Don't write scripts that the players are supposed to act out while not having any idea what the script is.
 

niklinna

Legend
I'm not a fan of scripted/raiload scenarios, but if I know I'm in one (especially in a con/one-shot game), I'm going to stay on the designated path. To do otherwise is either asking for, or deliberately engineering, a train wreck.

The key there, of course, is "if I know I'm in one". While there are clear signs for the player who's experienced in both styles of play, the GM is much better off deliberately communicating it to the players, explicitly and before beginning if necessary. Even in the days when it might be assumed that an adventure was scripted, this sort of thing wrecked many a group's play experience, because many published systems promised something else.
 

Yora

Legend
But how do you know the designated path? Look to the GM to give you signs if you are playing correct or doing something wrong?
 

Dioltach

Legend
In my experience (as both a player and a DM, and only playing with established groups of friends), the issue arises when one or more of the players try to outsmart the DM and "beat" the game. I've been guilty of it myself, particularly when I get carried with my own perceived cleverness, and I know it annoys whoever is the DM.
 

payn

Legend
Maybe I'm just not cut out to play games with strangers any more.
You shouldn't expect the best from strangers. I remember my organized play days in PFS. It was always a crapshoot. That's kind of the price of admission. You will encounter playstyles that are different than your own that you will not like. Sometimes, you get a rare surprise and game with somebody who has a different style, but its a positive experience. Pick up groups, organized play, or con stuff should always be tempered with the chance of bad players both in and out of game.

That said, the hook relying on the PCs helping a stranger has its pitfalls obviously. Any other context? Are they just riding through the desert for no particular reason? Typically, for this kind of thing to work the PCs are either some type of law enforcement or are actively looking for the guy.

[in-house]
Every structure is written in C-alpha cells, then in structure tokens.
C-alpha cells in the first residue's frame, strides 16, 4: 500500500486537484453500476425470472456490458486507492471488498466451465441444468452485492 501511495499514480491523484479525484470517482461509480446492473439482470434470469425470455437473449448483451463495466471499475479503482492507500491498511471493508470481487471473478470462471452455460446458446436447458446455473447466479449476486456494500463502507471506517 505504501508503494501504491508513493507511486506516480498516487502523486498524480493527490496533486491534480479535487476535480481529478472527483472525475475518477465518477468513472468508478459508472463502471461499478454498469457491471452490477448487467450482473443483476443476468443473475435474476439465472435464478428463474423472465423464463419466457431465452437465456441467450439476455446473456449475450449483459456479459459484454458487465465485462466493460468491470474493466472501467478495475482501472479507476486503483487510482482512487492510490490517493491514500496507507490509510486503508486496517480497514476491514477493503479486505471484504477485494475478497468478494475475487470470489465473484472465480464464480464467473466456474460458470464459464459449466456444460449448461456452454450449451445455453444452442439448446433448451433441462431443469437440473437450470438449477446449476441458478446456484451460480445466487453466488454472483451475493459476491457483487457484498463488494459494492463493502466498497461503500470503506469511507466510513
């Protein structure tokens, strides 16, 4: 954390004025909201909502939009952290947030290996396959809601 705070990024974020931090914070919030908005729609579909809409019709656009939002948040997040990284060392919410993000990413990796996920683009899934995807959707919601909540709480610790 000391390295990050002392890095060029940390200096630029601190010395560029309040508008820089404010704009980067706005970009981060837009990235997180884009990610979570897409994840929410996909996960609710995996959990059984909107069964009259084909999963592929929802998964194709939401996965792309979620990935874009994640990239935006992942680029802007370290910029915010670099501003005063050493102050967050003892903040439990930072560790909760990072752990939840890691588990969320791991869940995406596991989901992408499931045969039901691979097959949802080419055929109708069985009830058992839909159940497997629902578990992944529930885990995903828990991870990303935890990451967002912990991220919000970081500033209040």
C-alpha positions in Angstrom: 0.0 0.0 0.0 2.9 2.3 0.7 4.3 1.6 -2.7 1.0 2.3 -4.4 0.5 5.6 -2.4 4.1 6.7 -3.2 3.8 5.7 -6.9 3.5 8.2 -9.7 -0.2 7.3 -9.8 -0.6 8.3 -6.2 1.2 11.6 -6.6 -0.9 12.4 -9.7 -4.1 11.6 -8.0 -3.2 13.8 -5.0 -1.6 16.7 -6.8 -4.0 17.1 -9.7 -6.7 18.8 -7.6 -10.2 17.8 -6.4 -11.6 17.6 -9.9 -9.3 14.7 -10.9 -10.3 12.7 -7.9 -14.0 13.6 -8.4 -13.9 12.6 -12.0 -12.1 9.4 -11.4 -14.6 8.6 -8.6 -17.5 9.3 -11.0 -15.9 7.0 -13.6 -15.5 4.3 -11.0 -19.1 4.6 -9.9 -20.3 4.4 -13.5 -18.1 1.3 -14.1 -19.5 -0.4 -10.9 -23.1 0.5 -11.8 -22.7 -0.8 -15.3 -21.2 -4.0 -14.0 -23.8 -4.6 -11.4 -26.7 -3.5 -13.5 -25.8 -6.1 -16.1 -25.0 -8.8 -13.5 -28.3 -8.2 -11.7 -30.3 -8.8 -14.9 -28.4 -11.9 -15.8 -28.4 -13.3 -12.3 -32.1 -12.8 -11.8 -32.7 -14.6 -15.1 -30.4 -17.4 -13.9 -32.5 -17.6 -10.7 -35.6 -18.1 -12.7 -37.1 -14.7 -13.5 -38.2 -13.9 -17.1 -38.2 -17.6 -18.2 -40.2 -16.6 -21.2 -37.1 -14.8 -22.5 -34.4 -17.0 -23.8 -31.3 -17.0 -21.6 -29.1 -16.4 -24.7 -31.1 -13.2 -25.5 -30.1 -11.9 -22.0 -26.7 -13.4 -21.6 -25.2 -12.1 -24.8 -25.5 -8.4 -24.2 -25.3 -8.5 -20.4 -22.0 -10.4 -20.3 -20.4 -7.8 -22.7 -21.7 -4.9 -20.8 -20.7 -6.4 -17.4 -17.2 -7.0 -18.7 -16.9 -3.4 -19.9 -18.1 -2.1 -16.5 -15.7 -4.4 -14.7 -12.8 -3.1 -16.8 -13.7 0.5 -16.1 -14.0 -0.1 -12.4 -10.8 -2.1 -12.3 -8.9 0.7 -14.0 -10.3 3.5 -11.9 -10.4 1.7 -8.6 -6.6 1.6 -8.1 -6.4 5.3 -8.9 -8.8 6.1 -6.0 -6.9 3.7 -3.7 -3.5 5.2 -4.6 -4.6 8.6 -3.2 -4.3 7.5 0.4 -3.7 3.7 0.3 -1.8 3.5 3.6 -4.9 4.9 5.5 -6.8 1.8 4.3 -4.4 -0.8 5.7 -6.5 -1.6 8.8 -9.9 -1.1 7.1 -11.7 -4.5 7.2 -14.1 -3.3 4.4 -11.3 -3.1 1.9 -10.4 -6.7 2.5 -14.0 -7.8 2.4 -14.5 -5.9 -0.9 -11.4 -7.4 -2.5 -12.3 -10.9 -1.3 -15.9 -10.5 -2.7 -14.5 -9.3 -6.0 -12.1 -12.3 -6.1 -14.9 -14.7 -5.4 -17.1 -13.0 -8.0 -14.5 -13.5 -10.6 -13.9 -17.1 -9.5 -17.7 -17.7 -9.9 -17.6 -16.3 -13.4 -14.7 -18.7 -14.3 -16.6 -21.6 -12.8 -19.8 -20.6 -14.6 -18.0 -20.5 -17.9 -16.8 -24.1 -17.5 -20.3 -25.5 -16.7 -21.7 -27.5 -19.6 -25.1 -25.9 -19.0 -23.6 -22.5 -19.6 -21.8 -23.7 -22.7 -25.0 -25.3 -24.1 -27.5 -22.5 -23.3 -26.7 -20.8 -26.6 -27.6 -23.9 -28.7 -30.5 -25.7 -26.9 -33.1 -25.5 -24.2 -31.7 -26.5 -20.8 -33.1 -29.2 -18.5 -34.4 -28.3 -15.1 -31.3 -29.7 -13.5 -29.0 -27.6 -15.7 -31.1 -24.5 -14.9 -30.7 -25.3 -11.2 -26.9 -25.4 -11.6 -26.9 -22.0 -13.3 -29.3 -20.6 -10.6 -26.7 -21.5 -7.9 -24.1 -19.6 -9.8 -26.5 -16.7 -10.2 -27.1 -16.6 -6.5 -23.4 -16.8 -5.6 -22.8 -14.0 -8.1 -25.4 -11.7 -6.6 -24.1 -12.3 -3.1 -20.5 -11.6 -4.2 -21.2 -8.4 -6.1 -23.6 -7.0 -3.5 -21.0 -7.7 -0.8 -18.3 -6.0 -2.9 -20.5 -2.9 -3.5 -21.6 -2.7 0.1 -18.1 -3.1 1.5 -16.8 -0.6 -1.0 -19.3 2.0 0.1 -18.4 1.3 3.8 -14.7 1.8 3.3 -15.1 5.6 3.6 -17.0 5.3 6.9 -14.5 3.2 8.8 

bloodtide

Adventurer
This is very common. You see it all the time with "stranger" games. A lot of players don't "get" how to play the game from the meta side and a lot of players think an RPG is "just do dumb random stuff with an audience".

It's bad enough the players that don't "get it", as they likely never will. You can try to explain to them, "just follow the hook", but they will be clueless.

Worse are the freedom players that are trying to prove some Jargon or another that they "have" something in the game or whatever.

They you just get to the players that are disruptive because that is what they like doing.

It is easy enough to Player Proof a one shot pick up game. First off trap the Characters on a Big Old Railroad. So the hook is a bit more of a harpoon. Don't have a hook flop around and wait for the players....have the harpoon strike right through them. In general, don't waste time with getting the players to take a job or help an NPC......just go right to force. And greed always works too....offer the player an artifact of their choice...you, know to catch a 1st level goblin bandit. Not like it matters as it's a one shot.

Then just make sure you tweak other things. Like the rich guy is.....wait for it....a ghost(or dragon, or demon). Yup, he looks normal enough, but he is Casper's best pal. That way no low level characters can hurt him.

Then you can have a normal game, no matter what the players do.
 

niklinna

Legend
But how do you know the designated path? Look to the GM to give you signs if you are playing correct or doing something wrong?